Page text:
It’d be foolish to not acknowledge why these types of questions are asked. They’re often asked to demonstrate knowledge of data structures and algorithms. They’re often asked to evaluate how well a candidate can talk through a problem and come to a solution. If you’re asking such a question, allow your candidate to speak. I’ve been in multiple interviews where I just wanted to walk out because the interviewer literally wouldn’t shut up and let me finish one sentence. There’s a difference between being helpful and being rude. If you’re being rude, not only will it make a possibly good interview go poorly but it will make a smart candidate decide against your company. You may both be at a loss.

Then, there’s the level of unrealism of your question. For instance, if there’s no such thing as arrays… how is the computer operating? If there are no stacks, queues, lists, or arrays, can the candidate assume there is no such thing as contiguous memory? If there are no arrays, can I access a .Keys property of some other data structure? Are there functionally no enumerable structures?! I know I’m being ridiculous, but so is your question.

So what can you do as an interviewer?

First, put yourself in your candidate’s shoes. Don’t just put yourself in your candidate’s shoes as someone who has worked at your company for 8 years and can attack any problem with a fully clear head. Put yourself in your candidate’s shoes, feeling completely naked in an unfamiliar interrogation room with something the candidate either wants or needs dangling in front of yourself by the thinnest of threads. Your interview question probably sucks.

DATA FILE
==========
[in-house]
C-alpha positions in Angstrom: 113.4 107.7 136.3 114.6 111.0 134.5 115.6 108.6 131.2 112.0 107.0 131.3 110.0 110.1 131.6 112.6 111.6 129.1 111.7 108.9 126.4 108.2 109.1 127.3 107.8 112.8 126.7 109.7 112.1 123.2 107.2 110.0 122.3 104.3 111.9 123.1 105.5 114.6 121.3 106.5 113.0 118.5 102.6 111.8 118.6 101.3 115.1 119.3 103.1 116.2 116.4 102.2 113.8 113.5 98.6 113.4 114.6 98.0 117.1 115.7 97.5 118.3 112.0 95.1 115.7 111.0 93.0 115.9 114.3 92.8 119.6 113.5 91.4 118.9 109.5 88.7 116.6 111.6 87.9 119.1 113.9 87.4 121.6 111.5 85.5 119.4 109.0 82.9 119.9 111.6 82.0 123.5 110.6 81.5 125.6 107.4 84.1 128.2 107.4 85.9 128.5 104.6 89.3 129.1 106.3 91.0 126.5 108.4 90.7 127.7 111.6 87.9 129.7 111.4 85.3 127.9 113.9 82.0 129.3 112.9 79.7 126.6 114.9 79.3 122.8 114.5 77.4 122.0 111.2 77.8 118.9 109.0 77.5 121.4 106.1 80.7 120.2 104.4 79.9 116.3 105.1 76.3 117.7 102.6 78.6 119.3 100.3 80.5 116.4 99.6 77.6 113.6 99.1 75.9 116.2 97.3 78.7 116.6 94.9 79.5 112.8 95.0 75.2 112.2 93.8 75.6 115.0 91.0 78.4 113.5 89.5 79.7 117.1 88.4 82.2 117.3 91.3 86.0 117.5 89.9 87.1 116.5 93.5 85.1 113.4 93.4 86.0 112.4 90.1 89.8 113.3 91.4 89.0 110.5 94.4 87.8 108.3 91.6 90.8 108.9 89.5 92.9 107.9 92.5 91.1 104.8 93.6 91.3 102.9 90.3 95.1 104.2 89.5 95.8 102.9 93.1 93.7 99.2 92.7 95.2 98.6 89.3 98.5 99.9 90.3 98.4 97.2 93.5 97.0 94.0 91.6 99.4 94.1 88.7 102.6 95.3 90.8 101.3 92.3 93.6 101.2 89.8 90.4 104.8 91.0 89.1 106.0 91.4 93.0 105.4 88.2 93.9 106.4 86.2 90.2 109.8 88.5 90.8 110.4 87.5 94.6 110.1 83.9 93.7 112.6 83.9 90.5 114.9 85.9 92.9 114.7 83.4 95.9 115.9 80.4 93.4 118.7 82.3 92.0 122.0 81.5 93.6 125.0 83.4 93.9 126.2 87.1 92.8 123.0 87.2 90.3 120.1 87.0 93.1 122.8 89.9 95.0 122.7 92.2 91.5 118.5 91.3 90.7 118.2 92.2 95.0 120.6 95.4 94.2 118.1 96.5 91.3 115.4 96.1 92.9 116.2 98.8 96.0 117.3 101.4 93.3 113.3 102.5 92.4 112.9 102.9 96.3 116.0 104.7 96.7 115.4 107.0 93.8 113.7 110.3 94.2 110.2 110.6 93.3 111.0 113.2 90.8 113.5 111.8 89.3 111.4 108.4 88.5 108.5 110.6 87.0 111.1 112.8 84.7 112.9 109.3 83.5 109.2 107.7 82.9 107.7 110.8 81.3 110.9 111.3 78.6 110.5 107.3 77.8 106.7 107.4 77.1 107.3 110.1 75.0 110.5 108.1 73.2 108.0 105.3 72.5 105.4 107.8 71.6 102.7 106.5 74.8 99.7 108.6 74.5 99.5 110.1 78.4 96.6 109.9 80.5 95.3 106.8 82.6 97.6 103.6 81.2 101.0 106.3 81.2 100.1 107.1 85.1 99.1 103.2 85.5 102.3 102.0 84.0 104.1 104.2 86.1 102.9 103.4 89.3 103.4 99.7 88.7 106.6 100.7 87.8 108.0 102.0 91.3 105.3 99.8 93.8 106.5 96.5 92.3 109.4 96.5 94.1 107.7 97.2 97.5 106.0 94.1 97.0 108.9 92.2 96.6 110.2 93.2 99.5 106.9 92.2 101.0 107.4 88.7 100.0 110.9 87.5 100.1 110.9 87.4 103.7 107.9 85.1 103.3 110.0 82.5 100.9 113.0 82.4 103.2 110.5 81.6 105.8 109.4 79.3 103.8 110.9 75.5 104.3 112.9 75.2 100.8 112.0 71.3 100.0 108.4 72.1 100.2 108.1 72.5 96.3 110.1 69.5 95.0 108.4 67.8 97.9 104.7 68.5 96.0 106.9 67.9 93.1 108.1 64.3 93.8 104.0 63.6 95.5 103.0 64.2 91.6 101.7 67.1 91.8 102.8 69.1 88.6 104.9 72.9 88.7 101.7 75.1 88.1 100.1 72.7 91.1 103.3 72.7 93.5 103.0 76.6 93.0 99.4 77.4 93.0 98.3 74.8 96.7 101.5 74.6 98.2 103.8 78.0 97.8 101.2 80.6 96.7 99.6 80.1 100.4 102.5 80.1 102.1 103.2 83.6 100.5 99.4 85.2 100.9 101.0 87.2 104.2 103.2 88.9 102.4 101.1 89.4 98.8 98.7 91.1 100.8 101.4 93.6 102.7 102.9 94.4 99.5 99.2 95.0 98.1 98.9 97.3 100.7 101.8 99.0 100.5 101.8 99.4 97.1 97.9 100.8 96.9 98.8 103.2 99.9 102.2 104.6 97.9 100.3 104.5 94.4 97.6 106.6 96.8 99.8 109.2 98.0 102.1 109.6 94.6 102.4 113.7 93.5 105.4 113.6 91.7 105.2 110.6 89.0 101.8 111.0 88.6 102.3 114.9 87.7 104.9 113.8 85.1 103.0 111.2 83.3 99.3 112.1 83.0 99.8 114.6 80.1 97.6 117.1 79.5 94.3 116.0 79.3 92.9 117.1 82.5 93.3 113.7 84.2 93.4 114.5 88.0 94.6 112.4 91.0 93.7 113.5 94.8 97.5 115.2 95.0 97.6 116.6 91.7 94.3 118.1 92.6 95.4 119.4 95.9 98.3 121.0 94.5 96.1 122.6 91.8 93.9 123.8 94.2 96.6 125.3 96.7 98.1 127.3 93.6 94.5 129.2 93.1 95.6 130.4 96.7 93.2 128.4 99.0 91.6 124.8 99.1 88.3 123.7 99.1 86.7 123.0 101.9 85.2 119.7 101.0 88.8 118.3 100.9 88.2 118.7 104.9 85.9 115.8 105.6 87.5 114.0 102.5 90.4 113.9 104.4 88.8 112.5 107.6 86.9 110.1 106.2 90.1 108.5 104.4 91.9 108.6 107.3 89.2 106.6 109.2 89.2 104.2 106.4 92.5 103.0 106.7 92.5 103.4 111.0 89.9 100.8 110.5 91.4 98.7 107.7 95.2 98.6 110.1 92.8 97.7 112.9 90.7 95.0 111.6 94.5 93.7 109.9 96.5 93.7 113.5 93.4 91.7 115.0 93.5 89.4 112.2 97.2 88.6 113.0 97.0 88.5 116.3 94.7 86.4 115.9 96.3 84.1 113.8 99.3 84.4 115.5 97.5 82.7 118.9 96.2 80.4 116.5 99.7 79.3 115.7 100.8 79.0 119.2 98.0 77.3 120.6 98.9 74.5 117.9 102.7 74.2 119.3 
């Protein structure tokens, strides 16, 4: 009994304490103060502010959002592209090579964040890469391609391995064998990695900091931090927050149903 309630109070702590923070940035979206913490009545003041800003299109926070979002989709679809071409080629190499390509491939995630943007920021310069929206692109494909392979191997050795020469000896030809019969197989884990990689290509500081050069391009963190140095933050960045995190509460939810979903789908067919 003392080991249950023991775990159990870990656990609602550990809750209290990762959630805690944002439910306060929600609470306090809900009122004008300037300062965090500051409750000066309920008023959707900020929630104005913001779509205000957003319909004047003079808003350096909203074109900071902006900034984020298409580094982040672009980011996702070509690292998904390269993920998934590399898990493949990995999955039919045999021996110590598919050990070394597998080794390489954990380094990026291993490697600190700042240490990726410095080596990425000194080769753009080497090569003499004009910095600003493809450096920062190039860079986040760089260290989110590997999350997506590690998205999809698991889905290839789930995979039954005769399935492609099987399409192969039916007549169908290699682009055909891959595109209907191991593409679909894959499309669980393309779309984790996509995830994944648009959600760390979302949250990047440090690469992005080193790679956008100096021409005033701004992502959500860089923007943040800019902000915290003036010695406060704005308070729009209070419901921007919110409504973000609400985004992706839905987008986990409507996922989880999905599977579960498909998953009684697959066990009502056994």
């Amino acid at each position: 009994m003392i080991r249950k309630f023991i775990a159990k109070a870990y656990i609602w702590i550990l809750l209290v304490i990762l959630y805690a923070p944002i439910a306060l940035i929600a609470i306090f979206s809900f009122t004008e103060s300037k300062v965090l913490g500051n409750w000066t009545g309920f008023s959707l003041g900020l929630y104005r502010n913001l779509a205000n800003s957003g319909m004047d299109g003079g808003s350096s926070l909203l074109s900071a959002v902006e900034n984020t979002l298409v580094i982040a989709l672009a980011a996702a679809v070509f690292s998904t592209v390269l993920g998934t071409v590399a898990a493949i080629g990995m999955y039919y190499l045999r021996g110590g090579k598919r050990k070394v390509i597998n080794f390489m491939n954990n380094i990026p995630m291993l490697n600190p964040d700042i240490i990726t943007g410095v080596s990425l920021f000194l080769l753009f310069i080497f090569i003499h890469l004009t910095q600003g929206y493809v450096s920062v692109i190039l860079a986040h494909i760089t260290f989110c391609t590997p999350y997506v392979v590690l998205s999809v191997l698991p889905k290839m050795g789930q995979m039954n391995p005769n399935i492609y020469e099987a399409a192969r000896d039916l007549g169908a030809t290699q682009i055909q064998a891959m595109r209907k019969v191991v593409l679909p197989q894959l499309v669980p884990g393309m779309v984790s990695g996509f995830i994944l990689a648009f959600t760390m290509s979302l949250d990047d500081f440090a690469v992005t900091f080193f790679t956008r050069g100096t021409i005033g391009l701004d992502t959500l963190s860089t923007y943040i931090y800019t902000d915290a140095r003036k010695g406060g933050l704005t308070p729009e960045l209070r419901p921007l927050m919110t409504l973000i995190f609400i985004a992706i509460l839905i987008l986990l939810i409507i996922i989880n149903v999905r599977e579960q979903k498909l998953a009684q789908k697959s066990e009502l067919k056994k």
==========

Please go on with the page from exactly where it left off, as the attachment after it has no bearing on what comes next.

Second, be more realistic. Whether you’re doing a whiteboard exercise, phone screen, or virtual coding exercise, tell the candidate that they’re more than welcome to search the internet for assistance. This will immediately put your candidate at ease. I’ve told many candidates this and I’ve only had one or two people actually use the internet. Something this simple actually works wonders to unveil the true nature of a candidate. If you end up with a candidate who searches for a solution and solves your problem immediately, this means that you either have a problem that’s no problem at all (easily accessible on the internet) or that you’ve found a candidate that can get things done quickly. This will naturally lead you as an interviewer to come up with an original and realistic coding question for the next candidate.

The challenge here is to not ask puzzlers like “all numbers occur an even number of times except one, find it.” Instead, ask a question like “model an ATM” or “create a utility that dynamically loads types from every assembly in a directory.” You could ask a more advanced question like “Write a producer-consumer using a BlockingQueue” or “Write a SIP header parser”. Don’t ask questions like “Solve this obscure IIS problem that took me 5 days of research to figure out” (paraphrasing, but I’ve seen this happen). If you’re going to ask algorithm and data structures questions and you want to evaluate an area the candidate may not be familiar with, consider a reverse polish notation evaluator and the Shunting Yard algorithm.

I was prompted to write this after reading an article on Programmers StackExchange. The question and answers are a pretty good read to get both sides of the interviewing wall.

Just to be clear: I am all for asking complex interview questions. In fact, I think most actual coding questions should be questions that can’t be written in the allotted time (a realistic, yet unfortunate, software management approach). I think it’s fine to make candidates sweat a little because of complexity, but it’s a little unfair to make a candidate sweat because of unfamiliarity.

I’d be happy to hear your thoughts so I can improve as an interviewer.

Related Articles